16. This really is fantastic news for those of us who rent. Crash momentum really is building up in the press.
  17. I can't imagine anything more foolhardy! Borrowing 125% of the value of a property? To pay for prior overspend on credit cards? It's no surprise that there will be borrowers willing to take up these deals, but I'm astonished that lenders are participating. I presume the lenders have calculated their liabilities and decided this is worthwhile(?). This whole scenario looks like a recipe for disaster (and a wave of 'mis-selling' claims).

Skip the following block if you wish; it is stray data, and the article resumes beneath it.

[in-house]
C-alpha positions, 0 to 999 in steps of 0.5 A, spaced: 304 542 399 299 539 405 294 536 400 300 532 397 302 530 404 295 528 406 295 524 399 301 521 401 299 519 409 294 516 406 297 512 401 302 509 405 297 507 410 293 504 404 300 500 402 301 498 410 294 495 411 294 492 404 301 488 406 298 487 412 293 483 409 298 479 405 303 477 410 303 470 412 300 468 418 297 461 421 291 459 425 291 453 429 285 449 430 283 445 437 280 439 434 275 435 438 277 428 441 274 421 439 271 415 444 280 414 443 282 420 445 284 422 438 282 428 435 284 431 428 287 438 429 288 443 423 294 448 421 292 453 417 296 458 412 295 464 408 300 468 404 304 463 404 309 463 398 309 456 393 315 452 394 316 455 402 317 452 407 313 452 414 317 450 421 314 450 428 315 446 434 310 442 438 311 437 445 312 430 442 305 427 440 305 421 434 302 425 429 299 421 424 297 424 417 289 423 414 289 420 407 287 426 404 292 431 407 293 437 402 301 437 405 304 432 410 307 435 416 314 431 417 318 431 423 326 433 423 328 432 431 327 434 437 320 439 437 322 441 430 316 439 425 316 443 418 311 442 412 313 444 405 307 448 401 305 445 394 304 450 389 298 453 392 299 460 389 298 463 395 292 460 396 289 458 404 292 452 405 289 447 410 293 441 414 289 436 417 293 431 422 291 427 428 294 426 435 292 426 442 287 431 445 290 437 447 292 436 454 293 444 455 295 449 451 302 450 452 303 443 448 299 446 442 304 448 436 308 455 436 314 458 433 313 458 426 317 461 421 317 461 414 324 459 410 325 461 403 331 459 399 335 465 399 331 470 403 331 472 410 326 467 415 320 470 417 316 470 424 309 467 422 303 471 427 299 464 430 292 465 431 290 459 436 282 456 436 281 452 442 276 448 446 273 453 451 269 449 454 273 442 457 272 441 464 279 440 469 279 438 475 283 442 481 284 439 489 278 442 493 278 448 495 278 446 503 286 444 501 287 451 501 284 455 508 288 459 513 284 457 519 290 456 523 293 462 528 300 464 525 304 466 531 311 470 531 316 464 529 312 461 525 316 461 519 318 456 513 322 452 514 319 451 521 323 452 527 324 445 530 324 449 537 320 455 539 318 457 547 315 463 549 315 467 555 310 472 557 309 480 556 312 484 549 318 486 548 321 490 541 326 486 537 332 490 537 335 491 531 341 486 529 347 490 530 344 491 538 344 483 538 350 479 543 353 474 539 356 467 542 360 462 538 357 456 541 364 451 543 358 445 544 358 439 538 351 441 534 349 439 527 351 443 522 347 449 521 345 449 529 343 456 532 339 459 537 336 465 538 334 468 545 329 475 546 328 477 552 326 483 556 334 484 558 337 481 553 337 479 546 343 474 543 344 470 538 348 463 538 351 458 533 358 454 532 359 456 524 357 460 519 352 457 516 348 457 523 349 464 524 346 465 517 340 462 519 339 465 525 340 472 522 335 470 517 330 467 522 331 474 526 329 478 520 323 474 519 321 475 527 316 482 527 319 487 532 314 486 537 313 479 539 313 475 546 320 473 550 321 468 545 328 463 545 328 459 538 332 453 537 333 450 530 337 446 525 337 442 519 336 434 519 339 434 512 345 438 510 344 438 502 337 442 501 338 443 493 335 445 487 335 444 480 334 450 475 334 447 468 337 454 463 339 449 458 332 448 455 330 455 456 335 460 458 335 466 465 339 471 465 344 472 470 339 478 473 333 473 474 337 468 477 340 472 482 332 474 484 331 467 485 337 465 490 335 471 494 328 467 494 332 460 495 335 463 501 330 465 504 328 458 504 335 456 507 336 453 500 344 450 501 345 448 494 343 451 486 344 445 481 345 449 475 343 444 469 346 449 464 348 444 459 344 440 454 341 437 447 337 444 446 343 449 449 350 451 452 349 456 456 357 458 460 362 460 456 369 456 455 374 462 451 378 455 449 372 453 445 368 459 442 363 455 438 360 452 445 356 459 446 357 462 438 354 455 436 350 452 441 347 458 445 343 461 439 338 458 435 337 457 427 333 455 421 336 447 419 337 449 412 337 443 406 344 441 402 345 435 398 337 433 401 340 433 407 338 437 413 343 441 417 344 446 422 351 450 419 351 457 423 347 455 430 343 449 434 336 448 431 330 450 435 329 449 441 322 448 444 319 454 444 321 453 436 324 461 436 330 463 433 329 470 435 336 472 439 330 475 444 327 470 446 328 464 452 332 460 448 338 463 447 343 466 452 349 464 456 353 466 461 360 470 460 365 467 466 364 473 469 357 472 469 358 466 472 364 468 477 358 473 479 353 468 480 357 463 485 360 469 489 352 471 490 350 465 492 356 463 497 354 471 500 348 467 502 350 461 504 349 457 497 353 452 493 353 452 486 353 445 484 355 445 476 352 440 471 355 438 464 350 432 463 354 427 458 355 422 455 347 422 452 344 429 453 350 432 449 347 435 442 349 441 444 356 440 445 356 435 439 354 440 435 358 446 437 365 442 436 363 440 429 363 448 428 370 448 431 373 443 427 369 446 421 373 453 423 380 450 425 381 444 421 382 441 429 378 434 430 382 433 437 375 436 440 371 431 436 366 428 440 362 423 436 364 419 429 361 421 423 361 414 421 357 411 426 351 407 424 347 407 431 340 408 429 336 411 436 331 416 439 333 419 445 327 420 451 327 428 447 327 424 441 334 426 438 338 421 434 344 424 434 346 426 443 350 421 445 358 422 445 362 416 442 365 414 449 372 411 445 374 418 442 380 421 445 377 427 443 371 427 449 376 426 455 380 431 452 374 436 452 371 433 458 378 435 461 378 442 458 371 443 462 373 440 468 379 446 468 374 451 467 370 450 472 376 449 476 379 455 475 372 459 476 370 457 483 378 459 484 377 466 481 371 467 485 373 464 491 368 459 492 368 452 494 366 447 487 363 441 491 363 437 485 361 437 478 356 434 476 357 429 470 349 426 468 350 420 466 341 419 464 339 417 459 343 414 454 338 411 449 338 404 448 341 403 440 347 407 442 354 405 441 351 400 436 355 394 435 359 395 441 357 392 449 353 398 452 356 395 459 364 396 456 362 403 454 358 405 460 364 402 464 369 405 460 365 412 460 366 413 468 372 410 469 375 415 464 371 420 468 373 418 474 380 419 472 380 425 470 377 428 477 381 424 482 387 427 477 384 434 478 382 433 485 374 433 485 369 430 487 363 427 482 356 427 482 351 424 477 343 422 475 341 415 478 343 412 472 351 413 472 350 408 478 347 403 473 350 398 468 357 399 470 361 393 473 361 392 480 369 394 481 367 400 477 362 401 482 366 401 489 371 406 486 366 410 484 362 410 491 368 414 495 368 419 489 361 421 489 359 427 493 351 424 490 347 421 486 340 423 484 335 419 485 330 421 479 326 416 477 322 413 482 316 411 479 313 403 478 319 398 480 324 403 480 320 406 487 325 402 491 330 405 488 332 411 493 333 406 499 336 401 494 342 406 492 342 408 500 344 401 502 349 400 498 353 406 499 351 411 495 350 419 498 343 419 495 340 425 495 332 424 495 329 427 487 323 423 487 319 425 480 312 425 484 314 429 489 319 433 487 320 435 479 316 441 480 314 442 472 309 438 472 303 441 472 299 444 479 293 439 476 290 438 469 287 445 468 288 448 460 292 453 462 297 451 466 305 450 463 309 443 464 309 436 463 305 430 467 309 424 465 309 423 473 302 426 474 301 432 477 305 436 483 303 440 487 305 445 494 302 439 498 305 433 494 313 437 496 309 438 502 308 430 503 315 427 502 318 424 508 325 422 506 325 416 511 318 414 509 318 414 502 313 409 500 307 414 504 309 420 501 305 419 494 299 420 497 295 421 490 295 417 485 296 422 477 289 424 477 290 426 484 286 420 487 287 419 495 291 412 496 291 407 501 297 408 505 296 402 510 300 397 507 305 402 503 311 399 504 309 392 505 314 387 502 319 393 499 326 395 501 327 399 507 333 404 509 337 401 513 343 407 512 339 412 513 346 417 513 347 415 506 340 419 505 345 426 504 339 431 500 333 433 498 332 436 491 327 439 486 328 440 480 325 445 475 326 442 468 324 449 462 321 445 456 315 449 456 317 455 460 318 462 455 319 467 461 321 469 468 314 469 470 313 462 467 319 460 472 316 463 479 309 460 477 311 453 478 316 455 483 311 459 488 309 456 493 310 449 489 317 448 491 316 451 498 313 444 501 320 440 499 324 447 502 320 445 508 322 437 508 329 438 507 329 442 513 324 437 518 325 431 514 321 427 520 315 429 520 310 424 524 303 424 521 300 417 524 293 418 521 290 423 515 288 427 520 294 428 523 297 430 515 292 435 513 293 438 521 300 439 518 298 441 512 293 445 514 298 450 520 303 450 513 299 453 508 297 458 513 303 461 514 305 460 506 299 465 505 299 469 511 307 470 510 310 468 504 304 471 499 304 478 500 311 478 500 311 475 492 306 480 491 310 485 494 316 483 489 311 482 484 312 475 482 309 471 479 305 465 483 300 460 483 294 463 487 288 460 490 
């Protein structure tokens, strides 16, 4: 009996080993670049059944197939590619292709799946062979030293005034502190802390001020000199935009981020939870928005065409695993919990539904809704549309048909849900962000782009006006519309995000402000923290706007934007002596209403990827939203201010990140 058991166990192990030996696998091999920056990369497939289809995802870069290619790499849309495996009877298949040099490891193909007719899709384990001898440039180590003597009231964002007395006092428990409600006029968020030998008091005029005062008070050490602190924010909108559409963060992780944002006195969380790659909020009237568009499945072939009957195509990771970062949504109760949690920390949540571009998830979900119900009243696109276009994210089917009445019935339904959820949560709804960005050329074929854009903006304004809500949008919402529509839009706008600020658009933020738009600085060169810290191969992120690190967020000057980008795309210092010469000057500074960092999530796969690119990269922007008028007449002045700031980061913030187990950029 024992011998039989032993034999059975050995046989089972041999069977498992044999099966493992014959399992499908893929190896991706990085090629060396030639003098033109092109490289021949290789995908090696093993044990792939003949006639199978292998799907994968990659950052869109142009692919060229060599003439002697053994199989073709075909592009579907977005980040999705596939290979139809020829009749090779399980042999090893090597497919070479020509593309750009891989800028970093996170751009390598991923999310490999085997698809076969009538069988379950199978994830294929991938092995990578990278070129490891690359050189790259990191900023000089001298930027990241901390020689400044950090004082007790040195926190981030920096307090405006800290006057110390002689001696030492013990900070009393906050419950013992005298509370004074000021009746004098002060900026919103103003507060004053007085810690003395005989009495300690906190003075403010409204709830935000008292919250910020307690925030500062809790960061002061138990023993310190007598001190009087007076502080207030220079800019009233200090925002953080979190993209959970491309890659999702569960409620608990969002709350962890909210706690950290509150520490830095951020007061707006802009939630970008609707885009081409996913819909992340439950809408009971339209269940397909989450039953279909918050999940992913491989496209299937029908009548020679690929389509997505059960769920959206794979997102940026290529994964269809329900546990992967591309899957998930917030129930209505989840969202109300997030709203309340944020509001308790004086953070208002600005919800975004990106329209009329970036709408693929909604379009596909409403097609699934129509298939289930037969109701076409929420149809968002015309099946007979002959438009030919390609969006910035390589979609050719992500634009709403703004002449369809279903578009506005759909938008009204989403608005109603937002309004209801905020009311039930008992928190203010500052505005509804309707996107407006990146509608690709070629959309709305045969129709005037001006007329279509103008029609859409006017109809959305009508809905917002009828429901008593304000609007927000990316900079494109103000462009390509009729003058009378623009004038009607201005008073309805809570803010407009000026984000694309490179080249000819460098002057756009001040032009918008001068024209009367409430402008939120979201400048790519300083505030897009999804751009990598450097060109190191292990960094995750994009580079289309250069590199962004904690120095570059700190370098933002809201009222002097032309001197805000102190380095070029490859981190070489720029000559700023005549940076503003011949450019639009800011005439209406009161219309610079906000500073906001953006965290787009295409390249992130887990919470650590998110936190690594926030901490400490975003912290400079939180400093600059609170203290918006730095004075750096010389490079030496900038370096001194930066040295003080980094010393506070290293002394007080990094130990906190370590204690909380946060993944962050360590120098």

18. I'm not convinced that major tax changes are needed. The current tax regime should suffice if capital gains tax is fully applied when the property is sold, and rental income above the mortgage interest cost is fully taxed. However, I do think that the rights of tenants need to be improved. This needs wholesale reform of the 'assured shorthold tenancy'. There must be: - formal mechanisms for agreeing and capping rent rises (e.g. capped to an index) - formal mechanisms for resolving disputes (e.g. a maximum time between tenant reporting a fault and repair; a system of refunds for the tenant if repairs not done) - a longer notice period for landlords which lengthens with length of the tenancy (e.g. 3 months up to first year, 6 months up to second year, then 12 months) - obligatory registration and standards for all buy-to-let properties (not just the largest multioccupancy ones) - a simple system of fixed charges (to prevent arbitrary and excessive charges by landlords) If these simple steps were taken, renting would be far safer and simpler for tenants. Rogue buy-to-let landlords would be put off. There are great potential macroeconomic benefits to renting (more mobile workforce, less boom-and-bust, fewer of the population relying on a single asset class for their entire savings), but to realise these benefits renting needs to be properly regulated. I hope the government can see this. I'd happily rent for much of my career (and be flexible/able to change jobs etc) but can't imagine doing so with children in the current system. How can you send your children to school when you might be thrown out of your property with just one or two months' notice?